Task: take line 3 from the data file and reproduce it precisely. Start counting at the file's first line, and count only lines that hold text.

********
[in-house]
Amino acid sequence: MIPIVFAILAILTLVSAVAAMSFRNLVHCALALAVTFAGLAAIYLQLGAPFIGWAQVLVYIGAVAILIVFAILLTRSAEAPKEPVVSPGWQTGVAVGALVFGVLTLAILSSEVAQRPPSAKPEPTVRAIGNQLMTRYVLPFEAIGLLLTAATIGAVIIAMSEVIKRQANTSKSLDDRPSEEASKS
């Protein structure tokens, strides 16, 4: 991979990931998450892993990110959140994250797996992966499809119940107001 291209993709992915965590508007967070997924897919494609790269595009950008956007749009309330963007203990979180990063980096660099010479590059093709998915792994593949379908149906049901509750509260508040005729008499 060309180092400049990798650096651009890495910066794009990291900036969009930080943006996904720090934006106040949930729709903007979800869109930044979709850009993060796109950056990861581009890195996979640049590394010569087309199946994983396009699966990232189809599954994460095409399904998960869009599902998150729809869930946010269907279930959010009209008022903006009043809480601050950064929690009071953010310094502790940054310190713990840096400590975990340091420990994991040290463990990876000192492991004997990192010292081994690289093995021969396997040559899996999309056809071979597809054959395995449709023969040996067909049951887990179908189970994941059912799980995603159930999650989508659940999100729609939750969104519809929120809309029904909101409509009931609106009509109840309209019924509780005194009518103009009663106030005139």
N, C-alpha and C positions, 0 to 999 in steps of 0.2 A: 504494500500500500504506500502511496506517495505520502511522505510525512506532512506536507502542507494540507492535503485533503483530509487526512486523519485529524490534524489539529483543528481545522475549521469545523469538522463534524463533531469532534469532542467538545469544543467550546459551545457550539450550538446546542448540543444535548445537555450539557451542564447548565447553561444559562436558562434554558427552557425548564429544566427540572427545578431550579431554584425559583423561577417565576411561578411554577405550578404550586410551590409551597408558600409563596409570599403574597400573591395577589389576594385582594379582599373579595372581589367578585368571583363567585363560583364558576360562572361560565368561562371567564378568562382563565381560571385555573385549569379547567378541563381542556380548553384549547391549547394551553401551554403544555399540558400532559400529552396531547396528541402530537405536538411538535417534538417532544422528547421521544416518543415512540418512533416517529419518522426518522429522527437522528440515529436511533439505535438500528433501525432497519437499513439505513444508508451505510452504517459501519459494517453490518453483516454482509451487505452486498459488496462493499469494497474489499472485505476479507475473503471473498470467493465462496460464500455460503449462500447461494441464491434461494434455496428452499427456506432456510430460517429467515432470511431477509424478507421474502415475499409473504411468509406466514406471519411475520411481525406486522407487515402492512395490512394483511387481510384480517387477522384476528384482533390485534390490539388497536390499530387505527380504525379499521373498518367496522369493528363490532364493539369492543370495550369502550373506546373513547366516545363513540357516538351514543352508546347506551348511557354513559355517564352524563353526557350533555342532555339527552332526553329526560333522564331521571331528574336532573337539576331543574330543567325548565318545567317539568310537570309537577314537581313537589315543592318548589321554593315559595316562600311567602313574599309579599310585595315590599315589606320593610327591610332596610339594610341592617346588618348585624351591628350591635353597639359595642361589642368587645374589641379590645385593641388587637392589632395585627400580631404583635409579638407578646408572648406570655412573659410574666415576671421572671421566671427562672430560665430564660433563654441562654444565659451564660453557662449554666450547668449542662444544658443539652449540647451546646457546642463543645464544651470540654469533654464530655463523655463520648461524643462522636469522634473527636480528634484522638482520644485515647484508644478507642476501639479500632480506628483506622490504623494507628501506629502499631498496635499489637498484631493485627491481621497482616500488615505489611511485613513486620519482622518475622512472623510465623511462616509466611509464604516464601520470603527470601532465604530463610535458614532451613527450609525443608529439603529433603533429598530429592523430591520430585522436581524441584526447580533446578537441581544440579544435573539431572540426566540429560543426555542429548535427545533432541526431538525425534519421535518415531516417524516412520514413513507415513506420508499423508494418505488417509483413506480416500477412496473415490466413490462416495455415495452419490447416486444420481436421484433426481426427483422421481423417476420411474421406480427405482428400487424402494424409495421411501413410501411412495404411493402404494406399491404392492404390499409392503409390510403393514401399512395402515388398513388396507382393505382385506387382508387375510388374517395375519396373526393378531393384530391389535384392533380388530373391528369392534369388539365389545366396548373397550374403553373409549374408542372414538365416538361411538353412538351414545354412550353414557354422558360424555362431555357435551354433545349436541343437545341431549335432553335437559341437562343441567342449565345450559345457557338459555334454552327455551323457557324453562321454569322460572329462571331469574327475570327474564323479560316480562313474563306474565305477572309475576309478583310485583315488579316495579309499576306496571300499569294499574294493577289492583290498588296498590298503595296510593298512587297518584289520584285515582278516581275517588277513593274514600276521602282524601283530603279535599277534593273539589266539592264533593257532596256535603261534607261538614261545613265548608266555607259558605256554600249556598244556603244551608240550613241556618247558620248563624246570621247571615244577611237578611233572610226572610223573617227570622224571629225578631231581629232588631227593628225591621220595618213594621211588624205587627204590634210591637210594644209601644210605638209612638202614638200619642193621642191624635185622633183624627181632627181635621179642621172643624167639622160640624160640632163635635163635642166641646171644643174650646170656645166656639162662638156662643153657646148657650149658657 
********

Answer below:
């Protein structure tokens, strides 16, 4: 991979990931998450892993990110959140994250797996992966499809119940107001 291209993709992915965590508007967070997924897919494609790269595009950008956007749009309330963007203990979180990063980096660099010479590059093709998915792994593949379908149906049901509750509260508040005729008499 060309180092400049990798650096651009890495910066794009990291900036969009930080943006996904720090934006106040949930729709903007979800869109930044979709850009993060796109950056990861581009890195996979640049590394010569087309199946994983396009699966990232189809599954994460095409399904998960869009599902998150729809869930946010269907279930959010009209008022903006009043809480601050950064929690009071953010310094502790940054310190713990840096400590975990340091420990994991040290463990990876000192492991004997990192010292081994690289093995021969396997040559899996999309056809071979597809054959395995449709023969040996067909049951887990179908189970994941059912799980995603159930999650989508659940999100729609939750969104519809929120809309029904909101409509009931609106009509109840309209019924509780005194009518103009009663106030005139």